Setting the course for automated freight transport: Findings from the AWARD Hub-to-Hub use case

Toulouse, France - 19 February 2024
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Numerous kilometers on the test site and most recently on public roads: Over the past three years, the EU-funded AWARD (All Weather Autonomous Real logistics operations and Demonstrations) project has intensively researched automation in logistics in the hub-to-hub application. Most recently with the test operation of an automated freight vehicle in Gunskirchen.

The EasyMile and KAMAG vehicle transported goods between two so-called hubs (logistics junctions); the BRP-Rotax factory premises and the DB Schenker logistics site. The test operation in Upper Austria provides important insights for the further technical development and integration of automated freight vehicles into existing transport. This will pave the way for safe and efficient automated freight transport in the future.
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Insights from the hub-to-hub application

During the three-month test operation, the automated and electrically powered vehicle drove on a route of 600 meters between the BRP-ROTAX and DB Schenker premises in Gunskirchen. The route included the respective factory premises, public secondary and main roads as well as busy intersections. In order to safely coordinate the automated test operation and normal traffic, two intelligent traffic lights were installed here.

The automated vehicle traveled the route mainly in September 2023 for 23 days. It managed the entire route largely independently. The safety driver was only necessary in exceptional cases.

The hub-to-hub use case provided insights into the real use of autonomous freight vehicles.


Integration of automated freight vehicles into existing traffic is a challenge

The newly installed traffic lights made it easier for automated vehicles to enter intersections, but initially led to long waiting times for other road users in the intersection area. During the course of the test operation, the traffic light switching and the position of the automated vehicle were increasingly coordinated with each other through communication via intelligent traffic systems (C-ITS). The red phases could be increasingly shortened.

Another challenge was driving on the main road between the “hubs”. A maximum speed of 60 km/h applies on this section of the route, while the vehicle was limited to a speed of 20 km/h in automated mode. This can lead to the formation of columns.

With technical adjustments for fewer braking processes and greater efficiency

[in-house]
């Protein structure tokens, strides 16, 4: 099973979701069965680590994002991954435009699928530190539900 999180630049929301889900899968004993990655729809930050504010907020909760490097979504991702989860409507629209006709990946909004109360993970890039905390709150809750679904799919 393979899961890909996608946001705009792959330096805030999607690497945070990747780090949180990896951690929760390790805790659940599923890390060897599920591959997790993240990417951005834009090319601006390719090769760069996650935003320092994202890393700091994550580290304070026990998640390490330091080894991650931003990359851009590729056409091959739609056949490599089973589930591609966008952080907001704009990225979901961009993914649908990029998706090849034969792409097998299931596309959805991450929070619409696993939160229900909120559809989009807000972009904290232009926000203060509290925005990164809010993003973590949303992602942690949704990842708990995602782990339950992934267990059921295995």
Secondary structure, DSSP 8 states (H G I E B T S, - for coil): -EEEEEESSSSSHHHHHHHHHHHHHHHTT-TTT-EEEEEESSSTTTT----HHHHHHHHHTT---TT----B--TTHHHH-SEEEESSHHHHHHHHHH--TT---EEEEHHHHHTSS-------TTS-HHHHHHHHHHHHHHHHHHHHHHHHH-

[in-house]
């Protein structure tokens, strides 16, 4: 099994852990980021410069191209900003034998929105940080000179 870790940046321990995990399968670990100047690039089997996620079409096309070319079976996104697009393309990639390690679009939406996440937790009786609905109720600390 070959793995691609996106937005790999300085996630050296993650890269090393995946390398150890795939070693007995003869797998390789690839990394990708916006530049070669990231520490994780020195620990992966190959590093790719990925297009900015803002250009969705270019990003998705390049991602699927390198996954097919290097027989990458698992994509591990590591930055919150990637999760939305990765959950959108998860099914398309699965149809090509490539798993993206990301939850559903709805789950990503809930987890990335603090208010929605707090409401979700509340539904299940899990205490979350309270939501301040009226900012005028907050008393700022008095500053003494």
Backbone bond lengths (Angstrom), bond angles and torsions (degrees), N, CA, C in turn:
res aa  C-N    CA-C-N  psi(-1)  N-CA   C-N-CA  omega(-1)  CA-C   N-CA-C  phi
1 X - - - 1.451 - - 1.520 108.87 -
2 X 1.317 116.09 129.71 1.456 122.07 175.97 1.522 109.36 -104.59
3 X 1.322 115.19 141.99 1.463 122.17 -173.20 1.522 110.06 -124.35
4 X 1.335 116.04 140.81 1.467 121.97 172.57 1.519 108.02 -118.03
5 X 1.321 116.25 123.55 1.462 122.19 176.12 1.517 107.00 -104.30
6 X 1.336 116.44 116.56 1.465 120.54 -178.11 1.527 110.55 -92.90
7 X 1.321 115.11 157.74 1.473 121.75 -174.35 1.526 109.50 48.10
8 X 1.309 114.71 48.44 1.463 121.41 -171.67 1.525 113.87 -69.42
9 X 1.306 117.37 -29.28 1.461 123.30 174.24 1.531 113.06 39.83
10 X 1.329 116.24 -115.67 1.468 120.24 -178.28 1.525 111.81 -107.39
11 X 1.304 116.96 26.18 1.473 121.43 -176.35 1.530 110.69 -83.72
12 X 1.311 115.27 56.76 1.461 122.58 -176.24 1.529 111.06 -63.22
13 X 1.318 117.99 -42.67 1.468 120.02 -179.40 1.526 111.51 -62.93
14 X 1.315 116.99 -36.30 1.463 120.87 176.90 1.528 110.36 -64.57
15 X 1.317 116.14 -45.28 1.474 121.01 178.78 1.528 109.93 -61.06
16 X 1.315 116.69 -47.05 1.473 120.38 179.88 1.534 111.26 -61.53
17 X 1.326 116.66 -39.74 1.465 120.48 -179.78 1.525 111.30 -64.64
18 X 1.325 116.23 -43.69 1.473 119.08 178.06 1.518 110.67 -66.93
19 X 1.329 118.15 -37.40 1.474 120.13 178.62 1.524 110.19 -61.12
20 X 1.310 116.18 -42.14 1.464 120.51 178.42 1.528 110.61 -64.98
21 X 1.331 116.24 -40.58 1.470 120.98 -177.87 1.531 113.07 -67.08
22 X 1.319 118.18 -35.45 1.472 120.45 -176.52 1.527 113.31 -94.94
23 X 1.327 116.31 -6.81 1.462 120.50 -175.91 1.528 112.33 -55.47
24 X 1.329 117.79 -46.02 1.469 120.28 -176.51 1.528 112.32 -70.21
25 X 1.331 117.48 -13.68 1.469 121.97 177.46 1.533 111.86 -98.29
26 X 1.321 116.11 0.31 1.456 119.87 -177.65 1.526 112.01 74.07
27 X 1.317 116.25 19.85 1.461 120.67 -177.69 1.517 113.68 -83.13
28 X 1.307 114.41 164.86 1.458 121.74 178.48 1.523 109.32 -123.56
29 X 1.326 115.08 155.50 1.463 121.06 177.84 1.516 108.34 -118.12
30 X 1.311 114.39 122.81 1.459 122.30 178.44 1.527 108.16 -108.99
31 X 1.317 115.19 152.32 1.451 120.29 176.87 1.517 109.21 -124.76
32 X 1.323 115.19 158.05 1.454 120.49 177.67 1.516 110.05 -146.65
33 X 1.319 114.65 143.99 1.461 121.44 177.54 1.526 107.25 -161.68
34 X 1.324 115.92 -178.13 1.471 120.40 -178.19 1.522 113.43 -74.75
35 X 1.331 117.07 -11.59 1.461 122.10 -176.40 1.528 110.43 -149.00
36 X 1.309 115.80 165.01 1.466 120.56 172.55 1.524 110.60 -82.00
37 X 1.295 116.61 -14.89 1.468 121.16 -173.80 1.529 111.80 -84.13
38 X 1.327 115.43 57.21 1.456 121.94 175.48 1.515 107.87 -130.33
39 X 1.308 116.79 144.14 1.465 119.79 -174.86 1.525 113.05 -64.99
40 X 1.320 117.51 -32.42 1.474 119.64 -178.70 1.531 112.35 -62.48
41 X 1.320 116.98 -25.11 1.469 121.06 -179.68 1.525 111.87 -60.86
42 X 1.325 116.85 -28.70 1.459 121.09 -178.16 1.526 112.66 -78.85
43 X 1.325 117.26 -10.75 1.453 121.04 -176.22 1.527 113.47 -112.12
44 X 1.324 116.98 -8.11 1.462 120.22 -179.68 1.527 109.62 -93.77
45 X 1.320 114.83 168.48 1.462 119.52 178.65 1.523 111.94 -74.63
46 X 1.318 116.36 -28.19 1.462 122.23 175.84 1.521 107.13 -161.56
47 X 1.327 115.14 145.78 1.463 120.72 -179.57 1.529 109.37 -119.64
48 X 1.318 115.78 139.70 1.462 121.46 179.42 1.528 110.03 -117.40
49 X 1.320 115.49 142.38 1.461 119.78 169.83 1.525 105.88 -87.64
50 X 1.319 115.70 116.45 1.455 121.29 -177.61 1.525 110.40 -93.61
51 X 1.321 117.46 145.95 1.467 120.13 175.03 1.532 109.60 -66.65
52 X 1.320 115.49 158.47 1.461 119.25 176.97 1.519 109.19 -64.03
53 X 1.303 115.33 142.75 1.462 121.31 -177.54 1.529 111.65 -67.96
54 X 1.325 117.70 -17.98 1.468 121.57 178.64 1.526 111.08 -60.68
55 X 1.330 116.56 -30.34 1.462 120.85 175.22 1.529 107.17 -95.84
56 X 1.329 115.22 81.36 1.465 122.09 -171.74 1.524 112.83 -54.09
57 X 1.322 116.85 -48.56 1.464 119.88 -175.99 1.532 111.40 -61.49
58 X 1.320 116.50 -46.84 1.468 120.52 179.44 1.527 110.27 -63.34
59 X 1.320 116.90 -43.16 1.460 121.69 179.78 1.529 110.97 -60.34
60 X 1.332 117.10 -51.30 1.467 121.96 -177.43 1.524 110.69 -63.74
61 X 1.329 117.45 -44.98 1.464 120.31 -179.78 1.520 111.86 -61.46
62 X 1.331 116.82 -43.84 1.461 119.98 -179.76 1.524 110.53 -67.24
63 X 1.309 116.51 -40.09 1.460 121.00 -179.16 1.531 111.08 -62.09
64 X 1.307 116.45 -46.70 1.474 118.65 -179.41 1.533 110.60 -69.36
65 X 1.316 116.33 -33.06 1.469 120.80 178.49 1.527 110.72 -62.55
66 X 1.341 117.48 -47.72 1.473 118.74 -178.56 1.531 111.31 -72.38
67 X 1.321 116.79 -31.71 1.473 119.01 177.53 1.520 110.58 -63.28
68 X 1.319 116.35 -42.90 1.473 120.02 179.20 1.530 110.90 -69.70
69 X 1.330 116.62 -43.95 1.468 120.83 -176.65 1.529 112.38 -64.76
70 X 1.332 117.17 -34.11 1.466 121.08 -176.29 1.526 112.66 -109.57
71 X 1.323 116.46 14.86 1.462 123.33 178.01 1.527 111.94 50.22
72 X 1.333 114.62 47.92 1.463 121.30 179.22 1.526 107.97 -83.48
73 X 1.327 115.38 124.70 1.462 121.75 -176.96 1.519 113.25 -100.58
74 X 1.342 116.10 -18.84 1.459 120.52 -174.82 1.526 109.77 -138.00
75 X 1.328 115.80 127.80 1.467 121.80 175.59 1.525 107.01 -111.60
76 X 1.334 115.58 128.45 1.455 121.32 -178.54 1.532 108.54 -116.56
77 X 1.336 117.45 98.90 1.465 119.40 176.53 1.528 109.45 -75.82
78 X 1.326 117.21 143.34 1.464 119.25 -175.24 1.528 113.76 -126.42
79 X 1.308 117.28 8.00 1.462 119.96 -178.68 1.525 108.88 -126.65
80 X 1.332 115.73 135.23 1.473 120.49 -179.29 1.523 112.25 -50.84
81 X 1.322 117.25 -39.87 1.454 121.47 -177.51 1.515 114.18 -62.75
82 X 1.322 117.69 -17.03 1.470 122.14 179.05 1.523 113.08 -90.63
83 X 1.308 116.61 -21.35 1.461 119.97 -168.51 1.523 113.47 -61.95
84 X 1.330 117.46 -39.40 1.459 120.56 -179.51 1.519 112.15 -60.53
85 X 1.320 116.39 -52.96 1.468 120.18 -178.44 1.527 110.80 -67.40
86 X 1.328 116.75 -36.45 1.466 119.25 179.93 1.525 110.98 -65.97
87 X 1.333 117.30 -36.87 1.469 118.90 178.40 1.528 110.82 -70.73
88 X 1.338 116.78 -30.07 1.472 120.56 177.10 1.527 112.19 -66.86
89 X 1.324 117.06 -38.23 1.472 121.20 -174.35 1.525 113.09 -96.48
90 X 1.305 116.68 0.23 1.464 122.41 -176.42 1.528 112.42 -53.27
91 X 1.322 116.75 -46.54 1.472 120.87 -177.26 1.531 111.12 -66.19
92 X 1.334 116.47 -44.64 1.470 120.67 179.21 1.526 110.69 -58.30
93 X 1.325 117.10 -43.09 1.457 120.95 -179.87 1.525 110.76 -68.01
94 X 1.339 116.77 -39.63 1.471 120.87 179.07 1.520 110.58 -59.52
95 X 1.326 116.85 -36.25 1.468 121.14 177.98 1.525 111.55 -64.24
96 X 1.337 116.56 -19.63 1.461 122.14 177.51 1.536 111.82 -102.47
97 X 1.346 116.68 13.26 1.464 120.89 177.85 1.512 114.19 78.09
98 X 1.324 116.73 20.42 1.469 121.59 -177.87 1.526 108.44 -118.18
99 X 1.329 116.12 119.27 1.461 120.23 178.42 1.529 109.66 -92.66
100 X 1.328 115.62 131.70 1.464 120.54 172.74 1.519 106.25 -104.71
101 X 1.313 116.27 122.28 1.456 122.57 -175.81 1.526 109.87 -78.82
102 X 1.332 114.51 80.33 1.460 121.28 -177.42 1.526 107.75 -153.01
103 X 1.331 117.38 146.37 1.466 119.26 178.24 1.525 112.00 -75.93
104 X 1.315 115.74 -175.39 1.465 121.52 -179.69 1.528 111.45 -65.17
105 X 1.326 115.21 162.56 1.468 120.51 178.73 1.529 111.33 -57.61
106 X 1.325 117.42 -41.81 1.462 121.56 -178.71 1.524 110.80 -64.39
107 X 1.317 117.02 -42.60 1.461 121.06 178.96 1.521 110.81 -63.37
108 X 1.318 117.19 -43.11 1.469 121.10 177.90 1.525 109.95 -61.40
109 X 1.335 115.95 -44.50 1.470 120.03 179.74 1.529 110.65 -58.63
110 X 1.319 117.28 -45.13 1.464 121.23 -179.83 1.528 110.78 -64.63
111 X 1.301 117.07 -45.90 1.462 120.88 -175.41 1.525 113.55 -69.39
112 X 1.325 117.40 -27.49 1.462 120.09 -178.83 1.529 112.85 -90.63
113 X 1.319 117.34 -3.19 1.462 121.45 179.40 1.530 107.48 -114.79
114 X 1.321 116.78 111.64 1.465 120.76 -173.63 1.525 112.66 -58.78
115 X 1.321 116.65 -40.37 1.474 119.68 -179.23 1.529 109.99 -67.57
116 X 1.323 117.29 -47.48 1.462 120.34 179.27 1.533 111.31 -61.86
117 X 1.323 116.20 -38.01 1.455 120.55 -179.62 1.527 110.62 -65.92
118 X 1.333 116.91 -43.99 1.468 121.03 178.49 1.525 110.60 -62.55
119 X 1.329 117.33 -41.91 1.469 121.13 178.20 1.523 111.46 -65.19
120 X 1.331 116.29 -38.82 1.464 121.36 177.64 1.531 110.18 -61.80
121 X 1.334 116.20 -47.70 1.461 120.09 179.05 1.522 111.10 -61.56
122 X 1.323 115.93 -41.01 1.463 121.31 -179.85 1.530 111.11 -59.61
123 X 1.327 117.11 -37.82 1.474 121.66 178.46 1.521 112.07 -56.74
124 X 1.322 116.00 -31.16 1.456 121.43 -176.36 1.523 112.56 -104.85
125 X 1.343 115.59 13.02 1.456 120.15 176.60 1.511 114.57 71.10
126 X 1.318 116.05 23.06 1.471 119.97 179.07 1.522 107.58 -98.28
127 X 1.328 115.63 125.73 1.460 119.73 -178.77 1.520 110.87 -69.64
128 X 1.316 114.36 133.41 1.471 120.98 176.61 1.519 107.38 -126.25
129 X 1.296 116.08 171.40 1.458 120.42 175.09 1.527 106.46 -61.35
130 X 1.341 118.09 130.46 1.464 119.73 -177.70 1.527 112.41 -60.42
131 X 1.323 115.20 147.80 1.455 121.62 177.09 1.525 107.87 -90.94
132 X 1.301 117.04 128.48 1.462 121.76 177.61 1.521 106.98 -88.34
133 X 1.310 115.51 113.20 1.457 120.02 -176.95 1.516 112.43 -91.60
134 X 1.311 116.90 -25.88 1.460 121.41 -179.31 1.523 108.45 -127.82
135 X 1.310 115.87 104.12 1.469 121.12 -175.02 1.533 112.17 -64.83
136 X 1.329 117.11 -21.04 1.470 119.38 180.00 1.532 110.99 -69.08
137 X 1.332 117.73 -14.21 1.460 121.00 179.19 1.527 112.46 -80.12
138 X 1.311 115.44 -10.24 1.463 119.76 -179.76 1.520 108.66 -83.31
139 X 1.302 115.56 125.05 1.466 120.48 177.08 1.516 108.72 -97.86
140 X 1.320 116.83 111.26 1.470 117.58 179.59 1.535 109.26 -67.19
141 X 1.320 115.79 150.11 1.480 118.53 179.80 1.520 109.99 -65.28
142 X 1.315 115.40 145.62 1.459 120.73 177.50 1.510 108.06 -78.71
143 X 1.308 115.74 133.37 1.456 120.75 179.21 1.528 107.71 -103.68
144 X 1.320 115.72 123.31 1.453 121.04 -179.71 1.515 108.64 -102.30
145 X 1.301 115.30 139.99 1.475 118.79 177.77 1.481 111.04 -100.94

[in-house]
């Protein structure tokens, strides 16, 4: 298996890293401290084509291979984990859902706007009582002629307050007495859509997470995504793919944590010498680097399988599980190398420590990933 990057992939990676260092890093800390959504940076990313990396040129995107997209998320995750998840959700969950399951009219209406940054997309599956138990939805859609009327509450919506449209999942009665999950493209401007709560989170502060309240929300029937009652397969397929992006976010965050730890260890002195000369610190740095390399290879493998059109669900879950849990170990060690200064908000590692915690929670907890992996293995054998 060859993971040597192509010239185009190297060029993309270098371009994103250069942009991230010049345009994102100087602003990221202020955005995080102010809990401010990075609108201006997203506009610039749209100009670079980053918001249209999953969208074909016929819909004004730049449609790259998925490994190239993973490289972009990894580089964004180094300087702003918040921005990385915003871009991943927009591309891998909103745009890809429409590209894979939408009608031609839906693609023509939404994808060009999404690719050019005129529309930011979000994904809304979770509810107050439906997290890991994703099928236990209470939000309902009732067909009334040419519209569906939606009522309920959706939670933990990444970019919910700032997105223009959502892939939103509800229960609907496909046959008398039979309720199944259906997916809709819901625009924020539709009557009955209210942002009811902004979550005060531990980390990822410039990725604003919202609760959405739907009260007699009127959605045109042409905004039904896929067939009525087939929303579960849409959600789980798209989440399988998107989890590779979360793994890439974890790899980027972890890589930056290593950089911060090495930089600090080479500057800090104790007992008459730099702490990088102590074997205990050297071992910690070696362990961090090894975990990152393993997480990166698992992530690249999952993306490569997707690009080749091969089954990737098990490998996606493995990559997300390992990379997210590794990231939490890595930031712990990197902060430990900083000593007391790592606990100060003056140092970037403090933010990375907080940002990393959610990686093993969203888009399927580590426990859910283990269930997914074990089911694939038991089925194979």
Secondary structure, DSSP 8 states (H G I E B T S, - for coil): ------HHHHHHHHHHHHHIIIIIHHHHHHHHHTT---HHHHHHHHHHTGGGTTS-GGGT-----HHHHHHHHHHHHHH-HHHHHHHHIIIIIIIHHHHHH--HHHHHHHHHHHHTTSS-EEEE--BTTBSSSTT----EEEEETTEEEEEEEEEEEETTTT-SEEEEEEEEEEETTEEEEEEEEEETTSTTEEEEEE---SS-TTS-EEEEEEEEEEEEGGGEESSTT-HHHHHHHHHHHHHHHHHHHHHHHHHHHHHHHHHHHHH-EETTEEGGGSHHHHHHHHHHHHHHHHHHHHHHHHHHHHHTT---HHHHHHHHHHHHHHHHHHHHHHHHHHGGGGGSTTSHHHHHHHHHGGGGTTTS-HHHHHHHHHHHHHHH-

The automated vehicle used is powered fully electrically. Previous research has shown that under ideal conditions, energy consumption when operating vehicles automatically can be reduced by up to 20 percent compared to manual operation. In the case of the hub-to-hub use case, however, the energy requirement of automated driving was higher than with human drivers. This is due to the relatively more frequent braking maneuvers. These occurred 11 times as often during the use case in Gunskirchen compared to human drivers. After braking, every time the heavy truck starts up again, the energy consumption increases.

The vehicle's frequent stops are largely due to the very sensitive object detection and not completely up-to-date navigation data. This also explains that 17% of the total driving time involved manual assistance from the safety driver.

From hub-to-hub to teleoperation application

After the tests in real operation, the vehicle used in Gunskirchen was moved back to the Digitrans test center for automated driving in St. Valentin. There, the operation of the truck was demonstrated and tested using teleoperation (supporting the automated vehicle from a distance). The underlying application scenario of teleoperation is that the vehicle is automated and travels without a safety driver. In the event of complex situations, the vehicle should automatically request and receive remote assistance from a human teleoperator. In St. Valentin, for example, driving around an obstacle using remote support was tested.

Potentials and challenges

The preliminary results show the potential of automated freight vehicles, but also the challenges that must be overcome for the further development of automated freight transport.

The findings from the hub-to-hub use case are currently being evaluated in a structured manner. The vehicle, software, sensors and their interaction as well as the legal framework for real operation are considered. The “Automated Mobility” team at AustriaTech analyzes these and, based on this, formulates suggestions for further legal design as part of the AWARD project. Digitrans GmbH, as a competence center for the future of autonomous transport, is planning further projects for the safe integration of automated freight vehicles into public transport in the next few years.

The complete evaluation of the results of the hub-to-hub use case is expected to be available on the AWARD project homepage by the end of the year .

About the AWARD project

During the project period from January 2021 to June 2024, 28 partners from twelve countries will work together under the consortium management of easymile in the AWARD (“All Weather Autonomous Real logistics operations and Demonstrations”) project to make autonomous transport vehicles for logistics applications suitable for all-weather applications and therefore more widely usable . For this purpose, application examples are being implemented at Oslo Airport, in the port near Rotterdam, at the AIT Austrian Institute of Technology in Seibersdorf as well as at BRP-Rotax and DB Schenker in Gunskirchen. AWARD is funded as part of the European research and innovation funding program HORIZON 2020.